And he did a live demo of my Zip Code lookup page, which was very cool!
One other thing he talked about at the end was sites you can go to for information about programming in Ajax, and he mentioned a parseFromString method that could be useful for debugging. I know nothing about that method, so I'm going to need to do some research on it...
SESSION - AD203: Web Services in Domino Designer
This was more of an intro than I was expecting, but that was fine. This kind of stuff is interesting to me.
Big thing I heard in this session was Steve Nikopoulos saying that "document/literal" will be the new default encoding for Domino web services in future versions of Notes (it's currently "RPC/encoded"). And he said that "document/literal" should be the "preferred" encoding you use, unless your client applications demand a different format or you return Arrays from your web service methods. Not sure why he would say that about the Arrays, so I have that on my list of things to find out later.
Also, he warned not to use static variables or synchronization in Java web service agents, because they could cause unpredictable results, based on the way that Java is shared/cached in Domino.
John Grosjean mentioned that they "looked forward" to providing web service consumer capabilities in a "future release" of Notes. No idea what version or timeframe that pertains to...
Bruce and I just podcasted today, so you can download and listen if you're interested. This is actually the first time we've been in the same room together doing a podcast (we always use Skype), and it's SO much easier when we're sitting right next to each other. And we did it in stereo this time, just because we could.
Tom and I did the Java Jumpstart for the Domino Developer session this morning, and it went great. If you want some reviews, I've already seen some by Devin, Greyhawk, Keith Strickland, and Laurette Rynne. Thanks for the great feedback everyone!
If you missed the session, you can buy it on DVD for a limited time. Also, Tom posted links to the slides and sample database download if you're interested in seeing what we did. Just to split the bandwidth load a little, here are some versions of those items you can download from here:
And yes, I did use a light saber in my presentation. :-)
More tomorrow. Make sure you keep up with the Lotusphere2006 Flickr stream for the latest photos from everyone.
Unfortunately for most of us technical types, that is a miserable thought. Personally it really stresses me out, and I'm terrible at it. By nature, I'm the guy who stands against the wall near the snack table at parties where I don't know anyone.
So I may not be the best guy to take advice from, since I'm not natural at this, but at the same time I may be the perfect person to give the advice because I'm coming at it from the perspective of a geeky introvert. And I have to try at least as hard as you do. That being said, here's:
Julian's advice for talking to people you don't know at technical conferences
This is especially important if there are one or two specific people (like speakers) you want to meet. If you happen to be nervous about just walking up and talking to them, having a solid question or discussion point in mind can really help.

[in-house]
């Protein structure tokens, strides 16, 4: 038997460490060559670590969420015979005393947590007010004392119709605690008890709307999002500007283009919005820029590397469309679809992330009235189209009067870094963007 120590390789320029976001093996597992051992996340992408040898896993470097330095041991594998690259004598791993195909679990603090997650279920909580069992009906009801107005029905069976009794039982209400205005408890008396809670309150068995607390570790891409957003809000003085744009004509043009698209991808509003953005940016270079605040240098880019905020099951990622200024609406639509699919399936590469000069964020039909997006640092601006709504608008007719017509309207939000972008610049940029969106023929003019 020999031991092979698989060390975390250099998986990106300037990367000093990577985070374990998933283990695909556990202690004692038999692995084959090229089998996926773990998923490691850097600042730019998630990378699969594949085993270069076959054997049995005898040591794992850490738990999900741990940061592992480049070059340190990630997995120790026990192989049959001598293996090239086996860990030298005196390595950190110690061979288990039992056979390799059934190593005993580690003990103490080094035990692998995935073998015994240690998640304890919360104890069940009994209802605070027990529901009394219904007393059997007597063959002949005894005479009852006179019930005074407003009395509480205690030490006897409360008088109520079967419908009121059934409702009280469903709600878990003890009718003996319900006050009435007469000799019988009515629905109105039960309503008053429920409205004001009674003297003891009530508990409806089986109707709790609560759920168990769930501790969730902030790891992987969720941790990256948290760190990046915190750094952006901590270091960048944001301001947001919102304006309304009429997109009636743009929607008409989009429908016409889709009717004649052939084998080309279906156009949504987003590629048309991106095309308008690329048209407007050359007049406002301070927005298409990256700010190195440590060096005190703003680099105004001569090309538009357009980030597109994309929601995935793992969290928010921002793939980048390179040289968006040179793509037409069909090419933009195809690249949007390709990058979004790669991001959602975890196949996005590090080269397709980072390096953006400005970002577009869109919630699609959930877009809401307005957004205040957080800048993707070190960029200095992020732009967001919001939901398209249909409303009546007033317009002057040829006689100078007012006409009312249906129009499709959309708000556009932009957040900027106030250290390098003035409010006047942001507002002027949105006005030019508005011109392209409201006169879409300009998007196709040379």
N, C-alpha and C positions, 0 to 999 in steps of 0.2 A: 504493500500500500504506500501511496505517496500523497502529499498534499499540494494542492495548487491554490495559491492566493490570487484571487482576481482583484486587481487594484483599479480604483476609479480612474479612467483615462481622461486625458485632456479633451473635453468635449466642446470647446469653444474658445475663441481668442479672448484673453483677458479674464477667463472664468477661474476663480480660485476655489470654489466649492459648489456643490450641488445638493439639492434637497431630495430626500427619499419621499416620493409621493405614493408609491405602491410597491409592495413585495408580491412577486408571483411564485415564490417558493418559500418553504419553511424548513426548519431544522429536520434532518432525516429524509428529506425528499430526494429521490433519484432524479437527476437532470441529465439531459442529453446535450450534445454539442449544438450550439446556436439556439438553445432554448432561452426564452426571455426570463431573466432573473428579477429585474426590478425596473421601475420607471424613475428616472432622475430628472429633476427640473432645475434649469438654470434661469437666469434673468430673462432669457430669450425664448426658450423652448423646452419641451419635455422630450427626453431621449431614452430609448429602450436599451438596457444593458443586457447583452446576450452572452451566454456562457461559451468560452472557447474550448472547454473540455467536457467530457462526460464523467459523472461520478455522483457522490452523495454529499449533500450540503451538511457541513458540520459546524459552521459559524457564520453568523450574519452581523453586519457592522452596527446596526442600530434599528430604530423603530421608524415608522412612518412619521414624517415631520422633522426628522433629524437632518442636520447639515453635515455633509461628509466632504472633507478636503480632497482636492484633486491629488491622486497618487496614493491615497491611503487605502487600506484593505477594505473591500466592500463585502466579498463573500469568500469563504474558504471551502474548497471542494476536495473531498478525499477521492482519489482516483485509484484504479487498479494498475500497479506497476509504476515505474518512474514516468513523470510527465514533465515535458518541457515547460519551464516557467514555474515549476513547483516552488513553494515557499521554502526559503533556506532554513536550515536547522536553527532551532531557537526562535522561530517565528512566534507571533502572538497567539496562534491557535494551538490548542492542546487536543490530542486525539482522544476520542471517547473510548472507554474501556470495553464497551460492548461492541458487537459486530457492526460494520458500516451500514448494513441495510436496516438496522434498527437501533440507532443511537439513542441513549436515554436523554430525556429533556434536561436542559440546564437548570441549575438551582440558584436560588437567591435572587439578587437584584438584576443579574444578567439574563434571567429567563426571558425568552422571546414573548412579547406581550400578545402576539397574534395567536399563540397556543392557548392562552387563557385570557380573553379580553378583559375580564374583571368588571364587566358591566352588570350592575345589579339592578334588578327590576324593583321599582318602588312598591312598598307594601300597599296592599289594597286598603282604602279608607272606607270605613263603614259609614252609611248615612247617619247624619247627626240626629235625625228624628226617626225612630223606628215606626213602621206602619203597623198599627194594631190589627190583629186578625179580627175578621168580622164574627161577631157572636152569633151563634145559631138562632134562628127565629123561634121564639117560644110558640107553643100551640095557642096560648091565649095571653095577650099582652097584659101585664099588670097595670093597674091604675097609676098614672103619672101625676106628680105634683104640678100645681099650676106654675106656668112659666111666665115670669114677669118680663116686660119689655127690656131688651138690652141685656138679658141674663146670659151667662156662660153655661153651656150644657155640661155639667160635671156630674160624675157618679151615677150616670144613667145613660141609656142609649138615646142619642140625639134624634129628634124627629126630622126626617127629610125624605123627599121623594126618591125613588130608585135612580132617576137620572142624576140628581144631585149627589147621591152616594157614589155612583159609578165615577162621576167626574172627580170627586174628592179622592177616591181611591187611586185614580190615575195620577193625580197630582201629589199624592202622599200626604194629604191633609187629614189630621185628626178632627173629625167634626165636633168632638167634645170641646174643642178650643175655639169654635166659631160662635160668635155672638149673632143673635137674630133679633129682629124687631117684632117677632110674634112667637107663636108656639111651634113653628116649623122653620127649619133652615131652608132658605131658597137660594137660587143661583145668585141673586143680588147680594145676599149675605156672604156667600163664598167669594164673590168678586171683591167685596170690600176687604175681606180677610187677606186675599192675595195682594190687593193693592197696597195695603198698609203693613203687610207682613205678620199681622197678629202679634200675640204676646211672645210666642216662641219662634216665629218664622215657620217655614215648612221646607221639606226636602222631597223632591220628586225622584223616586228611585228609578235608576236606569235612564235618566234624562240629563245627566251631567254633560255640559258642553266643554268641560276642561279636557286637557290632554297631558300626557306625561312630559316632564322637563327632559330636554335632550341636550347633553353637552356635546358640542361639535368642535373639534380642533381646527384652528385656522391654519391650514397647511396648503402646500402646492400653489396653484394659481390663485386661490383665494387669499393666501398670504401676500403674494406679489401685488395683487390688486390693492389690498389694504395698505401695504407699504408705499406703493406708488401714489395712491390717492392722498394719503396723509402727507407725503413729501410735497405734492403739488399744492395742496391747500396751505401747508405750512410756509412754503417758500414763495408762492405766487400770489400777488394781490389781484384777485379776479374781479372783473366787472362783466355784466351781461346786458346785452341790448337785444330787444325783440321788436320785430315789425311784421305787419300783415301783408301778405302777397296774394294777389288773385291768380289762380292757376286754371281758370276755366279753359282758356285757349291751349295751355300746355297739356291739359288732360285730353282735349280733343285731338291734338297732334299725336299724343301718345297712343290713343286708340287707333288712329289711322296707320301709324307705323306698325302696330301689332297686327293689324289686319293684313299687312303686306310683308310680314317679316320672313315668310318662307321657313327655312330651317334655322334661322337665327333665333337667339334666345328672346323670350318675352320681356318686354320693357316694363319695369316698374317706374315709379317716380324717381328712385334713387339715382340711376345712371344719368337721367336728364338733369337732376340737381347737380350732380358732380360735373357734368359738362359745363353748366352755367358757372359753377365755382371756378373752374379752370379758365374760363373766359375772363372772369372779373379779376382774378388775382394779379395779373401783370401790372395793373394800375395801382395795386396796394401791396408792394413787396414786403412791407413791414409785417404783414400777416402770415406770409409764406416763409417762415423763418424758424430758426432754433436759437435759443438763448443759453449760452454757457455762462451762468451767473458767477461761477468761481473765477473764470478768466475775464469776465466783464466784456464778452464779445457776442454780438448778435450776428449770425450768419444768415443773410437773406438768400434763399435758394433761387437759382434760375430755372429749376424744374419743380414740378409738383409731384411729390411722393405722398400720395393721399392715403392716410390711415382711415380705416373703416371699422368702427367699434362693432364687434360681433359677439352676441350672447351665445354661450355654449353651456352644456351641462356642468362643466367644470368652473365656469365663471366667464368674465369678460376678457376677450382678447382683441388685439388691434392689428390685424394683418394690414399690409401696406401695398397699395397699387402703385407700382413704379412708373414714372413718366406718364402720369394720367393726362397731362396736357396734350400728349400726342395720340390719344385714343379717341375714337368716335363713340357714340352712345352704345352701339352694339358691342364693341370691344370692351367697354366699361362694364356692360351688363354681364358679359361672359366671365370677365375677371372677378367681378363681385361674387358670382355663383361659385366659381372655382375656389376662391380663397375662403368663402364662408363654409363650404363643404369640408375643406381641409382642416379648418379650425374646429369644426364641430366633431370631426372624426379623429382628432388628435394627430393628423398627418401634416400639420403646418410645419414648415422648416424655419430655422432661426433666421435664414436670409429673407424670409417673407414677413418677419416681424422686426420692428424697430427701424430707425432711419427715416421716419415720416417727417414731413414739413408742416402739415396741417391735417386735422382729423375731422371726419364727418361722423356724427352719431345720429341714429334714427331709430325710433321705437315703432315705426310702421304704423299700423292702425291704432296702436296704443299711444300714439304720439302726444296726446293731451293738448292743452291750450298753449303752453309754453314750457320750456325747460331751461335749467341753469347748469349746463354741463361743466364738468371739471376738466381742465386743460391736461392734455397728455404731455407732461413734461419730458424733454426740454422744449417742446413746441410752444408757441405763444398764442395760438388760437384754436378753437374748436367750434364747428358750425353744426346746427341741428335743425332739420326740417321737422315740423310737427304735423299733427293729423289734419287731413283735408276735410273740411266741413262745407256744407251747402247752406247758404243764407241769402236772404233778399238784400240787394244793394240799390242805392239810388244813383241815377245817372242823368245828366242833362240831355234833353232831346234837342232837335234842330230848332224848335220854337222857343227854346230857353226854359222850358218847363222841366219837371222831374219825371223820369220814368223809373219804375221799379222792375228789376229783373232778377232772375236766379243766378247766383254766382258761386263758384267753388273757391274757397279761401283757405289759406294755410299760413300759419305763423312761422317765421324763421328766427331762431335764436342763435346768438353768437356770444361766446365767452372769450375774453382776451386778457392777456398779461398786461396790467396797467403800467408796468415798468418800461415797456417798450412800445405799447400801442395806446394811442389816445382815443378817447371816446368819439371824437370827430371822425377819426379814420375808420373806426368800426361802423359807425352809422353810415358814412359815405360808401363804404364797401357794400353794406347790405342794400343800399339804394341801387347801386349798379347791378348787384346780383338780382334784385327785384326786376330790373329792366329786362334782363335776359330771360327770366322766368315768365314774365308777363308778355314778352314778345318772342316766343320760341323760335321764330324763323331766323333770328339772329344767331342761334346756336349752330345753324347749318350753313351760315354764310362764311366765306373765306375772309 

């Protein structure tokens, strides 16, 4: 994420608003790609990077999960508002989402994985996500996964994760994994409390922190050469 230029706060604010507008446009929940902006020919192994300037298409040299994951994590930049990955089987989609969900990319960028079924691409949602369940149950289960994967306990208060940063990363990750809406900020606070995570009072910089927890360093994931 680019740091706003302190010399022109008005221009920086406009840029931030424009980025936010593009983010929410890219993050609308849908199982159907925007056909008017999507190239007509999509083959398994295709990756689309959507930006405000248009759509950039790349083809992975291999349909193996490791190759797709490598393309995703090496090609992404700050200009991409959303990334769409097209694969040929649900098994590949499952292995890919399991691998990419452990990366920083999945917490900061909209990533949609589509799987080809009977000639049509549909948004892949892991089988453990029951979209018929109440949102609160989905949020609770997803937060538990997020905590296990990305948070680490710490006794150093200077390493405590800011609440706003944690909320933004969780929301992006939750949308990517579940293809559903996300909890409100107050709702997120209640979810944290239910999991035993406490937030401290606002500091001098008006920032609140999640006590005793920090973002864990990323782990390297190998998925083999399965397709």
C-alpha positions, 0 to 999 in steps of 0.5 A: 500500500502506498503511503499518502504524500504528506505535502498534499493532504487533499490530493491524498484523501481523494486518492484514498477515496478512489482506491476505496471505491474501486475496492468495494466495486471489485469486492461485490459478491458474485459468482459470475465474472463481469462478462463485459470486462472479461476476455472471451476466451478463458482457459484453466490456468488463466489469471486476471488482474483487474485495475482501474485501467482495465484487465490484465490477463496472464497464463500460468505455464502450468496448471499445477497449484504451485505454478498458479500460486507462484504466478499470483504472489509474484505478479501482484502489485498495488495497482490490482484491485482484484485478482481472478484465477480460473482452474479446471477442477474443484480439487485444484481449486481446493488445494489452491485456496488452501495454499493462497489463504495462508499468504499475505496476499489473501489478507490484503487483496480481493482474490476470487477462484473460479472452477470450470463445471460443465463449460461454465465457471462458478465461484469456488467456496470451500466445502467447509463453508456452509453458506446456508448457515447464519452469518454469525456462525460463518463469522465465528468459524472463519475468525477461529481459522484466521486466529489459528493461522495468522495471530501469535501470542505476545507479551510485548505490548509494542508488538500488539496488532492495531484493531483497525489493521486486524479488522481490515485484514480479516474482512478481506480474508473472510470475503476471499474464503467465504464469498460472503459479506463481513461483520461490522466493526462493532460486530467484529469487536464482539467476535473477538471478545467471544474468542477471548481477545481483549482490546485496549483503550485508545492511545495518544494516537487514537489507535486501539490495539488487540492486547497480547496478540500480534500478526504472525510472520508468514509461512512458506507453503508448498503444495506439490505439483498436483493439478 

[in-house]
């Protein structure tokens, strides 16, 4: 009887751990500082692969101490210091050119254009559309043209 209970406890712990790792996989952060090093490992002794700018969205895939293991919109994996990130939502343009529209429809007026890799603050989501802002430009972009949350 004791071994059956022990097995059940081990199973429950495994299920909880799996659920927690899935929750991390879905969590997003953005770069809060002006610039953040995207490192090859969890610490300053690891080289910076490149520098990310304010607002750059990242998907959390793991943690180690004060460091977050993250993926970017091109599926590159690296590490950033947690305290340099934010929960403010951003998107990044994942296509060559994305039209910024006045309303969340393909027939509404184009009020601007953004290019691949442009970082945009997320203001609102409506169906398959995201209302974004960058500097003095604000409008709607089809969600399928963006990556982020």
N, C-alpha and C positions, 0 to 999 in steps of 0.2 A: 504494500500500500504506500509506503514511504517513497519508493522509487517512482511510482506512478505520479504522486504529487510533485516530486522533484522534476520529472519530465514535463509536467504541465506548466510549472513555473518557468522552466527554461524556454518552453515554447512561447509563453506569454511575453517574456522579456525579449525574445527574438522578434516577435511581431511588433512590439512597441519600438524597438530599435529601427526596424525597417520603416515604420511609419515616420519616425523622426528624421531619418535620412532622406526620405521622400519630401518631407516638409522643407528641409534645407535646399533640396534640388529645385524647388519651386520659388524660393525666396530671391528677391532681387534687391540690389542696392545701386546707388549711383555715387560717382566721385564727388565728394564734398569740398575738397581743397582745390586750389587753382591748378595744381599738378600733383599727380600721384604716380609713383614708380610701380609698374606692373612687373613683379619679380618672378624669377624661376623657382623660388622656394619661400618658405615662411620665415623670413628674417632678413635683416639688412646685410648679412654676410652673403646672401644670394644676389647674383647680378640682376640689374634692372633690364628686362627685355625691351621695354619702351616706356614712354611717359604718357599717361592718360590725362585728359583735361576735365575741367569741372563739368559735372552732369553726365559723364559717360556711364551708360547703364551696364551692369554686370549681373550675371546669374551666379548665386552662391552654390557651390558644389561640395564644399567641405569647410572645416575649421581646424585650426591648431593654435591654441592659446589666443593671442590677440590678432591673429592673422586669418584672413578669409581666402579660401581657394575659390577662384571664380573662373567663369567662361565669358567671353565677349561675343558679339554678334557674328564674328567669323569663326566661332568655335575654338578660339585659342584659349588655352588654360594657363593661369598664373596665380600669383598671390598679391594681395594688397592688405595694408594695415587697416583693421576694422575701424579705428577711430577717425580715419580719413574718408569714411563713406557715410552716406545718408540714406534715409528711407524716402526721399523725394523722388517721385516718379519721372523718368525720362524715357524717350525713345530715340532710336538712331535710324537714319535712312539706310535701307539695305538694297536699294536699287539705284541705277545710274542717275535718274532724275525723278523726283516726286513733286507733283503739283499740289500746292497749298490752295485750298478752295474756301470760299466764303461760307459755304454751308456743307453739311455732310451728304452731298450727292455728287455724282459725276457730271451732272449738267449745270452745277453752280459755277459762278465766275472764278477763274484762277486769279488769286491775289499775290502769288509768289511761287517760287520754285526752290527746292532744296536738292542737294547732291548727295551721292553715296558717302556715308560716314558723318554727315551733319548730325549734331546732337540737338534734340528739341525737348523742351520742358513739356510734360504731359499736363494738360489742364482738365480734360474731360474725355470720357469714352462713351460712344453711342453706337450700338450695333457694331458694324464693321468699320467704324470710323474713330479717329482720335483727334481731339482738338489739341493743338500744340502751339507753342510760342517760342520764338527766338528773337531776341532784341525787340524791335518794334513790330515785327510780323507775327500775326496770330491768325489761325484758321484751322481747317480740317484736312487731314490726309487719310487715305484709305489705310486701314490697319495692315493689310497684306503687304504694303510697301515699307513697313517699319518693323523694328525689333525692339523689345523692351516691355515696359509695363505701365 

However, if you forget someone's name more than once, write it down on your hand so you don't keep doing it. Don't be sneaky about writing it down, just do it right there in front of them and laugh about it again. And then talk about something else.
That's all I can think of right now. I'm sure you have your own ideas too. The trick is to think about this stuff before you go, not when you're in the middle of a room full of people thinking "Now what?" Just kind of prep yourself to get your head in the game. And then try to relax and get out there.
Just remember, no matter how bad you are at meeting and talking to new people, you're probably better at it than I am.
It's just kind of fun to see how everyone's ideas can play off each other to build new solutions. One of the great advantages to publishing your code for review.
Speaking of, I'll give you a little extension of yesterday's Jumpstart Session teaser. Below is all the code you need to create one of those cool 3D pie charts in a Notes agent (as long as you have my super-special wrapper class):
// create the chart object PieChartWrapper myPie = new PieChartWrapper(); myPie.setTitle("My Test Pie Chart"); // add data myPie.addData("Java", 20); myPie.addData("LotusScript", 50); myPie.addData("Formula", 10); // display in a dialog window... myPie.displayAsDialog(850, 550); // ...and/or send to a file myPie.sendToJpgFile("c:\\test.jpg", 600, 400);
Those little prompts for parameters that you saw in the Wink demo take a couple more lines of code (again, another helper class to do the heavy lifting), but normally you'd probably be providing the parameters in the code, via a lookup or calculation or something.
Just to give you a little sneak peek at what we're doing, here's a screencam demo created using Wink (click the image below to open it):
This is a demo of a 3-D Pie Chart being dynamically generated with a Lotus Notes agent using JFreeChart. It's one of the example agents that's in the sample database that will be available (with full source code) after Lotusphere. We'll obviously be talking about some of the agents in the database during the session.